Coaching is not a mysterious art practiced only by certified professionals. It’s a technique that
anyone can use. If you’re a manager, it can be especially useful. Coaching your reports, rather
than just telling them what to do, is beneficial in several ways.

But first, what is coaching? At its core, coaching is the art of asking good questions to help
someone solve a problem. These questions can get them thinking differently – and often more
creatively – than when problem-solving on their own. This is because the coach doesn’t share
the same blinders, both general and situational, as the coachee (the person being coached) and
thus can direct inquiry to places the coachee might not think to go. The coach’s work
experience – as manager, service professional or technical expert – can help determine what
questions are worth asking, ensuring a contextual fit.

If you’re a manager, coaching can help both you and your reports. How?

It takes the pressure off you. When your reports reach out with a problem, ask yourself if they
might be able to find a solution. If you have a ready answer to a reasonable question, you
should probably just offer it. But if you don’t, consider that it’s not always your duty to find it.
With a little encouragement and some smart questions, your reports might be able to make the
discovery themselves. Give it a go and watch them to do the thinking!

Coaching is also a great way to support your reports’ professional development. Helping them
think things through, and not simply giving them answers, sends a strong message: don’t rely
on me for every solution. While you’re still there to provide guidance, you’ll notice that your
reports, in anticipation of being coached, will often have done some research of their own
before coming to you for assistance. Your habit of coaching thus fosters their preparedness and

Finally, coaching can make performance feedback more valuable and less confrontational. This
is good for both of you. It should be managed in two stages:

  1. Instead of beginning with a list of praises and constructive criticisms, start by asking
    your report how he’s been doing in his role. By inviting him to self-assess, you help him
    take ownership of any challenges he brings up. Without your lifting a finger, he might
    mention some that you already have in mind, perhaps adding a couple that hadn’t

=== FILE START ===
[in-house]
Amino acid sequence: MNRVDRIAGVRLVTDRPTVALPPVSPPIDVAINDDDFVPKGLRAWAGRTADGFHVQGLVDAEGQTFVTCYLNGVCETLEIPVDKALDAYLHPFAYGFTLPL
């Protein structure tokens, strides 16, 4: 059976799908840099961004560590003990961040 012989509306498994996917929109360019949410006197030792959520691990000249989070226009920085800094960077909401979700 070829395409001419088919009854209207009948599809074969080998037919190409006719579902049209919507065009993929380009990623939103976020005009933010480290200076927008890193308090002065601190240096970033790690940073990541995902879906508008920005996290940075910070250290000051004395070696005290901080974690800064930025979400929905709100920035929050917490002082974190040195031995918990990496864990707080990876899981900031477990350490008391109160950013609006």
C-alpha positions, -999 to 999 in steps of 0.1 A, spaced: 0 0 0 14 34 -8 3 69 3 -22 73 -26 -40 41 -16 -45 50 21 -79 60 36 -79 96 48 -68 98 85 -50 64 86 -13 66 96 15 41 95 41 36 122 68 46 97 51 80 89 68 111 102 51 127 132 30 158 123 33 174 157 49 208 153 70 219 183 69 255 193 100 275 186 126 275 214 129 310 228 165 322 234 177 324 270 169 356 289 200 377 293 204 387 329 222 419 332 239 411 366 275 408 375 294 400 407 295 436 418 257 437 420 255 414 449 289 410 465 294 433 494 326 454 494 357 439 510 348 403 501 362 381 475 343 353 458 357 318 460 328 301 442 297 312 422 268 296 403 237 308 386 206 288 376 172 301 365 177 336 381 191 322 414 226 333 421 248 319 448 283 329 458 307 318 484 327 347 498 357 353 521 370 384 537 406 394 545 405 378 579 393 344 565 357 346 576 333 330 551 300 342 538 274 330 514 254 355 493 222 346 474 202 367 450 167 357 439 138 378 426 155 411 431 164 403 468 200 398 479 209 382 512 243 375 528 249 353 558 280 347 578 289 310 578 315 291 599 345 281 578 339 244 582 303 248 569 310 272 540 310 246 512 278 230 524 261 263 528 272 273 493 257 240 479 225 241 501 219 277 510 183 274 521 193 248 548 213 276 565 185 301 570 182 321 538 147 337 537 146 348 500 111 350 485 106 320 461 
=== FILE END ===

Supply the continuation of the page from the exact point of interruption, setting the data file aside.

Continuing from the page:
occurred to you! The purpose here is not to let him crucify himself, but to prevent your biases from
    blinding you to how he sees things and to give him a chance to provide context. And
    since he is flagging his own performance issues, this makes the conversation less initially
    confrontational – he’s breaking the “bad news,” not you. This softens your role as judge. Softens but not eliminates. Naturally, your report may miss or try to sidestep areas where his work has been less than stellar, and it remains your job to broach these after he shares his self-perceptions.

  2. After you and your report have identified areas where his performance can improve, you can give him the lead on how to improve it. Use open-ended questions – questions which don’t terminate in “yes” or “no” or have an obviously correct answer. For example, you might ask: “What steps could you take to ensure that your 1:1s are run more efficiently?” Even if you have strong recommendations to make, it’s best to learn first what he would do. Naturally, if he misses the mark, you’ll offer advice. But he may surprise you with steps you hadn’t thought of. And if his proposals match your recommendations, they’ll have deeper buy-in simply because he proposed them.

Coaching is best done when you aren’t in a time crunch. Your report should feel free to pause
and self-reflect, and this can happen only when there’s no pressure to deliver right away. It’s
also preferable to coach individuals in one-on-one meetings and not in a group, as the group
setting can make them feel like they’re being publicly examined. Similarly, if you know the
answer to a question and your report knows (or strongly suspects) that you know, don’t coach
them around it. Coaching should be a genuine invitation to explore, not a kind of quizzing or

Some coaching tips

Below are three additional tips to help you coach more effectively.

Coaching may often feel natural for both you and your report, in which case you needn’t call
attention to the fact that you’re doing it. However, some reports may react awkwardly or
hesitantly if you start coaching them without explanation. If you sense that this is likely to
happen, first tell them what coaching is, how it works and that you intend to use it as a way of
helping them. Then ask them if they’re open to it. This last step is crucial because if they’re very
skeptical or threatened by it, it won’t work.

Don’t ask many questions in rapid succession. This can overwhelm your report and splinter the
conversation. Slow down; ask questions one at a time and explore each response before
moving on to the next question.

Occasionally your questions will produce a moment of silence – sometimes a long moment. This
usually means that your report is surprised, confused, or thinking deeply, and it may disconcert
you – as if your connection has broken. In fact, it has broken – briefly. Your report has
withdrawn or defocused from you to better marshal his resources and regain his footing. Resist
the temptation to forcibly reestablish contact by tossing him an answer, posing another
question, or describing what you think is going on. Just wait and see what bubbles up.
Eventually he’ll return and you may be delighted with what he brings back to the conversation.